Nikon(redirected from Nikion)
Nikon(nē`kōn), 1605–81, Russian churchman, patriarch of the Russian Orthodox Church (1652–66). He undertook an extremely vigorous reform of church discipline and ritual with a view to purging accretions and eccentricities from the Russian rites. His reforms, particularly his correction of service books from the Greek (1654), created a schism in the church and inspired the formation of a major opposition sect, the Raskolniki, who retained the older usages banned by Nikon. Heterodox sects such as the DukhoborsDukhobors
[Russ.,=spirit wrestlers], religious group, prominent in Russia from the 18th to the 19th cent. The name was coined by the Orthodox opponents of the Dukhobors, who had originally called themselves Christians of the Universal Brotherhood.
..... Click the link for more information. formed and attached themselves to the Raskolniki to avoid persecution. By 1658, Nikon had aroused sufficiently powerful opposition to bring about his banishment, and in 1666 he was deposed and degraded. He was a figure unique in Russian church history, for he opposed any interference by the state in church affairs and considered the two institutions to be distinct and separate. His reforms were maintained after he was deposed.
Date of birth unknown; died in 1088. Kievan religious and political figure and chronicler.
According to the historian M. D. Priselkov, Nikon was the name given to Ilarion, the first Russian metropolitan, when he took monastic vows in the Kiev-Pecherskaia Laura. Nikon left Kiev in 1061 because of Prince Iziaslav’s hostility toward him and founded a monastery near Tmutarakan’. In 1074 he became abbot of the Kiev-Pecherskaia Laura. He was a vigorous opponent of the princes’ internecine wars. Many historians believe that Nikon was the author of the chronicle codex of 1073, one of the sources for the Tale of Bygone Years (Primary Chronicle).
REFERENCELikhachev, D. S. “Povest’ vremennykh let (Istoriko-literaturnyi ocherk).” In Povest’ vremennykh let, part 2. Moscow-Leningrad, 1950.
(Nikita Minov). Born in 1605, in the village of Vel’-demanovo, in present-day Perevoz Raion, Gorky Oblast; died Aug. 17 (27), 1681, in Yaroslavl. Russian church and political figure of the 17th century and patriarch of the Russian Church from 1652 to 1667.
The son of a Mordovian peasant, Nikon became a priest in his village at the age of 19. In 1635 he went to the Solovetskii Monastery, where he took monastic vows. In 1643 he became abbot of the Kozheozerskii Monastery. His indefatigable energy and forceful personality attracted the attention of Tsar Aleksei Mikhailovich in 1646. That year he was chosen archimandrite of the Novospasskii Monastery in Moscow and joined the influential Circle of Pious Zealots. In 1648, Nikon was appointed metropolitan of Novgorod, where he helped suppress the Novgorod Uprising of 1650.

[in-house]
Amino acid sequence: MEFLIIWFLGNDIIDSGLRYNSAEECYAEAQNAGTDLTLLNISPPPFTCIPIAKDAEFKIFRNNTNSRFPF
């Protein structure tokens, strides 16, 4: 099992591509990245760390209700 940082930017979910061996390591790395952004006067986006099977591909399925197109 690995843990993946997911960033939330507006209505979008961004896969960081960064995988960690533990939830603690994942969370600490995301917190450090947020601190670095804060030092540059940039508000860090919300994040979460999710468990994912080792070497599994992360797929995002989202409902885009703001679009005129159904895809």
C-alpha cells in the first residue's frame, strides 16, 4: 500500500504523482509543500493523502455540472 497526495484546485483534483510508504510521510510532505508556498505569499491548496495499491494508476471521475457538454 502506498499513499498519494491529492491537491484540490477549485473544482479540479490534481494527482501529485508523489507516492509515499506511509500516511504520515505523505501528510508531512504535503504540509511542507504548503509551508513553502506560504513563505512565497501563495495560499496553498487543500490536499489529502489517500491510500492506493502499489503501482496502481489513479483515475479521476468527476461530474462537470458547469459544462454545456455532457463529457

In 1652, Nikon was appointed patriarch, and in the spring of 1653 he began carrying out church reforms. He altered religious texts and rituals to conform to the Greek models adopted by the South Slavic countries, thereby strengthening Russia’s religious and political ties with the Slavic countries under Turkish rule. Furthermore, uniformity of ritual subjected the church to centralized state control. A large part of the Russian clergy strongly opposed the innovations, and a schism occurred. Nikon and the secular authorities persecuted the schismatics, among whom were members of the Circle of Pious Zealots.
Nikon took an active part in political affairs. He persuaded the tsar to end the war with Poland and advocated fighting Sweden in the Baltic region. The Russian failure to gain an outlet to the sea was blamed on the patriarch. Nikon’s willfulness and overbearing manner alienated court circles and caused him to lose favor with the tsar. Nikon sought to use church reform as a means of strengthening the church organization and the patriarch’s power. He hoped to make the church independent of secular authorities. Proclaiming that the clergy was superior to tsardom, he attempted to oppose the patriarch’s authority to that of the tsar. A breach between Nikon and the tsar occurred in 1658. Nikon resigned as patriarch and went to the New Jerusalem Voskresenskii Monastery near Moscow, which he had founded, expecting that the tsar would recall him. Instead, he was ordered to remain in the monastery. When Nikon returned to Moscow in 1664 and announced that he was still the patriarch, he was sent back. The Church Council of 1666–67 upheld the reforms that Nikon had introduced but deposed him as patriarch. Nikon was banished to the Ferapontov Belozerskii Monastery. In 1681, Tsar Fedor Alekseevich allowed Nikon to return to the New Jerusalem Monastery, but he died during the journey.
REFERENCESKapterev, N. F. Patriarkh Nikon i tsar’ Aleksei Mikhailovich, vols. 1–2. Sergiev-Posad, 1909–12.
Ustiugov, N. V., and N. S. Chaev. “Russkaia tserkov’ v XVII v.” In Russkoe gosudarstvo v XVII v. Moscow, 1961.
V. S. SHUL’GIN